Christopher Owens

Poisson Rouge, New York City, November 14

Whatever fans of Girls expected of the now-solo Christopher Owens – that denim skirt-wearing manic pixie dream boy, last seen performing spiritual rock flanked by trussed-up gospel singers and a truckload of flowers stuck to every bit of kit – it probably wasn’t this.

Poisson Rouge on Bleecker Street looks especially fancy tonight, decked out with dining tables draped with tablecloths and fashionable people who poke at the food on their plates. At 8pm sharp, Owens slips past those standing at the back and wraps himself around a guitar.

He’s dressed like a dad: slacks, pink shirt, bad tie, brown jacket and brown shoes. A lonely vase of white lilies on the floor behind him seems oddly symbolic. Then the lilting refrain that threads together the songs on his first solo album, ‘Lysandre’, starts up, played by an old man with a grey goatee, on a flute. Rock. And. Roll.

Owens has had most of ‘Lysandre’ written for a long time – he penned ‘Lysandre’s Theme’ in 2008 after a lover came to stay with him in San Francisco. The album tells the story of their affair and also of Owens’ first tour with Girls, which conveniently started right here in New York. So tonight, when he plays the album straight through, ‘Here We Go’ and ‘New York City’ feel just right, marking the start of another new chapter.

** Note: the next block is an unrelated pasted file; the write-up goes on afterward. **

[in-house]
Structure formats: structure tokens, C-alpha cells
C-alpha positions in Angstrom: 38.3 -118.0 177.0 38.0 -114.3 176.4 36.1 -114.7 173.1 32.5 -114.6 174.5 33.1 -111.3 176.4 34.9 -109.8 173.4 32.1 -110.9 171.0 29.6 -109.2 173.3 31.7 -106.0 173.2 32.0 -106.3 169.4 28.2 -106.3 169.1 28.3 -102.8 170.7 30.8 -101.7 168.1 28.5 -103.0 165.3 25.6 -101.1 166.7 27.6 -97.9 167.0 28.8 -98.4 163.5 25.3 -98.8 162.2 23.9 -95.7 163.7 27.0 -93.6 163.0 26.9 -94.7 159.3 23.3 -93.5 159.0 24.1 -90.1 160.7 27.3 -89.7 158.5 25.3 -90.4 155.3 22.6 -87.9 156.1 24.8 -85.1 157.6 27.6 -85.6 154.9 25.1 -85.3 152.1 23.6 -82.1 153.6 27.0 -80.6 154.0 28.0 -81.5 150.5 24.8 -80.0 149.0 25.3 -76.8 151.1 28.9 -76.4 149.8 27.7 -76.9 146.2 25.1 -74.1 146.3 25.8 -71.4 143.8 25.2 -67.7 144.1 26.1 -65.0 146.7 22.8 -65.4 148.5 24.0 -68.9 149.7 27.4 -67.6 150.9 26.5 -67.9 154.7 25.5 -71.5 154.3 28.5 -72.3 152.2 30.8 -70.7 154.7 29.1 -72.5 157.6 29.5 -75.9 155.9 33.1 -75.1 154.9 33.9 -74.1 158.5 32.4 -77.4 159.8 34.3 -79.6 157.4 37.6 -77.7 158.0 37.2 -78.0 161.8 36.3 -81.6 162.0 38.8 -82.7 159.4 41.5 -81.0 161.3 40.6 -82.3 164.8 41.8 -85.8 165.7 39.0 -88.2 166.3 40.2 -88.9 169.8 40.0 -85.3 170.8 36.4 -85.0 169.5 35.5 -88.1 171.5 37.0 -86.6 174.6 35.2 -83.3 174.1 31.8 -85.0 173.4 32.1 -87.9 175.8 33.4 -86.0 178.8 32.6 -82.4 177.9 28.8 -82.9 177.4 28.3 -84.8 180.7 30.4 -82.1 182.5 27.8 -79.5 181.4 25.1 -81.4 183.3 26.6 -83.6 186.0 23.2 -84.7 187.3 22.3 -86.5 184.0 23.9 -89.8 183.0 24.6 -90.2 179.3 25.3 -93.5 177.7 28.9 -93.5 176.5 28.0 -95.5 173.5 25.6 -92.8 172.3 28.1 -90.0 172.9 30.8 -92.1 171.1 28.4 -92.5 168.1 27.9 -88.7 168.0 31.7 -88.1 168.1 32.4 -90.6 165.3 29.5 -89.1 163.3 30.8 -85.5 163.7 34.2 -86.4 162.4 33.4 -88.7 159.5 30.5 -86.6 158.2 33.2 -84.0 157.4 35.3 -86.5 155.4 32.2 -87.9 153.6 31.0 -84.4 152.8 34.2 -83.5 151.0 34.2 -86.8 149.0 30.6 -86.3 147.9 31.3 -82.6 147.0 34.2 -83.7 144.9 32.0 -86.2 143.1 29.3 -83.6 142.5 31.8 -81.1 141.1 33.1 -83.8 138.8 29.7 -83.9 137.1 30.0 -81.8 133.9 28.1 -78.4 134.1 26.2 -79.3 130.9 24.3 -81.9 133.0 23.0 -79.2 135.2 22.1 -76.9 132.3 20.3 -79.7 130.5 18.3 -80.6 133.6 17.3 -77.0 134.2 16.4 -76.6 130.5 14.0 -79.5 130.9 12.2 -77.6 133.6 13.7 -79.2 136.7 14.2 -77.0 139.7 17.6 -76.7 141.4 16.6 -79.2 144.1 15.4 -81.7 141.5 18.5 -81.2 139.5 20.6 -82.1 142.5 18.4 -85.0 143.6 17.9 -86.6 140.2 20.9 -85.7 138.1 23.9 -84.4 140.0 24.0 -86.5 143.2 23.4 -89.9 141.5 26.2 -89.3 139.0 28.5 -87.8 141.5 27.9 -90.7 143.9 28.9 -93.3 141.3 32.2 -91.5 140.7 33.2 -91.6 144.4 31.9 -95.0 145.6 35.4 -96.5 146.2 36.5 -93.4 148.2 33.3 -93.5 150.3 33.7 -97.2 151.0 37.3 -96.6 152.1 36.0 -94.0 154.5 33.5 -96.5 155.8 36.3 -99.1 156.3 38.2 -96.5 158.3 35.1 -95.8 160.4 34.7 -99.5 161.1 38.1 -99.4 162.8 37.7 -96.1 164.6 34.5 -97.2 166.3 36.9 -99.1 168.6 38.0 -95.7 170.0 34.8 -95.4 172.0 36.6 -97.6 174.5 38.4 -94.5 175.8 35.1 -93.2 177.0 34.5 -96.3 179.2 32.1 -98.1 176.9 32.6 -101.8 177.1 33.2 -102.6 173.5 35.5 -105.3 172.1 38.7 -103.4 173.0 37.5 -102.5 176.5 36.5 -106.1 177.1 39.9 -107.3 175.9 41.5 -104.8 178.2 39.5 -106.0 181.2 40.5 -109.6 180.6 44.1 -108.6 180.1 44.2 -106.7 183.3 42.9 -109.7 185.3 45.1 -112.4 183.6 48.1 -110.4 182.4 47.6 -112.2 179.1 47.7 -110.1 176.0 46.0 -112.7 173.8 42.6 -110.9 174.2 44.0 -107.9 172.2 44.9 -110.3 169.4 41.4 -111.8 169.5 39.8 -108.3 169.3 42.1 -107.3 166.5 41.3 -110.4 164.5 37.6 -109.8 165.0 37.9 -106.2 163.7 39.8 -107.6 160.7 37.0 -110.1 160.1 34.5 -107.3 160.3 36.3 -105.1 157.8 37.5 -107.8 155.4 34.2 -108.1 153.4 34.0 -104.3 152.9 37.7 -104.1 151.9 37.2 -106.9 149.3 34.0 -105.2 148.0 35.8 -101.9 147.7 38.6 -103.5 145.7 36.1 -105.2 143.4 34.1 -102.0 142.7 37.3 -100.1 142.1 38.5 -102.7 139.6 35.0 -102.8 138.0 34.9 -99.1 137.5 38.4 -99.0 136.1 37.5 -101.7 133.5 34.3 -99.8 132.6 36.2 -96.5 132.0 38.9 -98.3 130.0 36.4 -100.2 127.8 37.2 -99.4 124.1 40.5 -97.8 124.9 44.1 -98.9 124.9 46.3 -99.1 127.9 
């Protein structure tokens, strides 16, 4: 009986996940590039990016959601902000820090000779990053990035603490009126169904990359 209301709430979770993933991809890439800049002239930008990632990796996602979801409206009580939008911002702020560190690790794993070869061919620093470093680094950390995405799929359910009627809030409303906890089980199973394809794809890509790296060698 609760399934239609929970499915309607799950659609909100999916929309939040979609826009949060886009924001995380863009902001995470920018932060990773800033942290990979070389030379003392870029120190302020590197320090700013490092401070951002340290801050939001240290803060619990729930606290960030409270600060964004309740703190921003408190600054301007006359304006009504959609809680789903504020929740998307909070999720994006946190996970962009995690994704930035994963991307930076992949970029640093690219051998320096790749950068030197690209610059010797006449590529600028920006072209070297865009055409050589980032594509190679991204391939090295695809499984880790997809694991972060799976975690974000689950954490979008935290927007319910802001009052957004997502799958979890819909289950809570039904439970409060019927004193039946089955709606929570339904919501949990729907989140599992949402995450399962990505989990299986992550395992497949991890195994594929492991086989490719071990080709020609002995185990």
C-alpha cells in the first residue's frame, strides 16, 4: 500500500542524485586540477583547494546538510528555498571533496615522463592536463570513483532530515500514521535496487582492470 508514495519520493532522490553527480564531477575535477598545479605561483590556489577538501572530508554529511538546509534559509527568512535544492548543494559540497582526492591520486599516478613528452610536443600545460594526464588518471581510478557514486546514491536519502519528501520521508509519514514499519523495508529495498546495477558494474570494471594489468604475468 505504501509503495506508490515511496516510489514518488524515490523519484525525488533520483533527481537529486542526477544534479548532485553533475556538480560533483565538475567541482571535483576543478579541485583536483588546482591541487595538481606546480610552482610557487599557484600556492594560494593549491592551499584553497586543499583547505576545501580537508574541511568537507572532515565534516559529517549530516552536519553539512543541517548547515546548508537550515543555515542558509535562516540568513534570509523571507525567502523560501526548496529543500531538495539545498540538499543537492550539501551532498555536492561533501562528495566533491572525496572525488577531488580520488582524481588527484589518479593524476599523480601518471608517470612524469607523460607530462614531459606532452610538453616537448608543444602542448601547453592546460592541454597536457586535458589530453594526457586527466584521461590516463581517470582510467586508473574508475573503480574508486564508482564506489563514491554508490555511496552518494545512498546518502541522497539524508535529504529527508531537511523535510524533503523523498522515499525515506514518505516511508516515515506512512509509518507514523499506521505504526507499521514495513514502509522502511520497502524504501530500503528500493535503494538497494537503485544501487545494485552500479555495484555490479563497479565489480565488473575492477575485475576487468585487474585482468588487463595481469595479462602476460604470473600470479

Owens’ eight-piece band is basically Girls without Chet White. The guitarist, who possessed an excellent rawk grimace during Girls sets, keeps the face even though his solos are turned down to a minimum to allow Owens’ whispery vocals through. He’s nervous. He breaks a heavy silence to say that the band are still getting used to playing with each other.

When ‘Lysandre’ is over, Owens plays five folkish covers. He looks up, startled, when the audience greets Dylan’s ‘Don’t Think Twice, It’s All Right’ with whoops. What he doesn’t realise is that by this point in his career, the super-fans at this sold-out preview are just happy that Owens is back. Even with an album full of flute.
Hazel Sheffield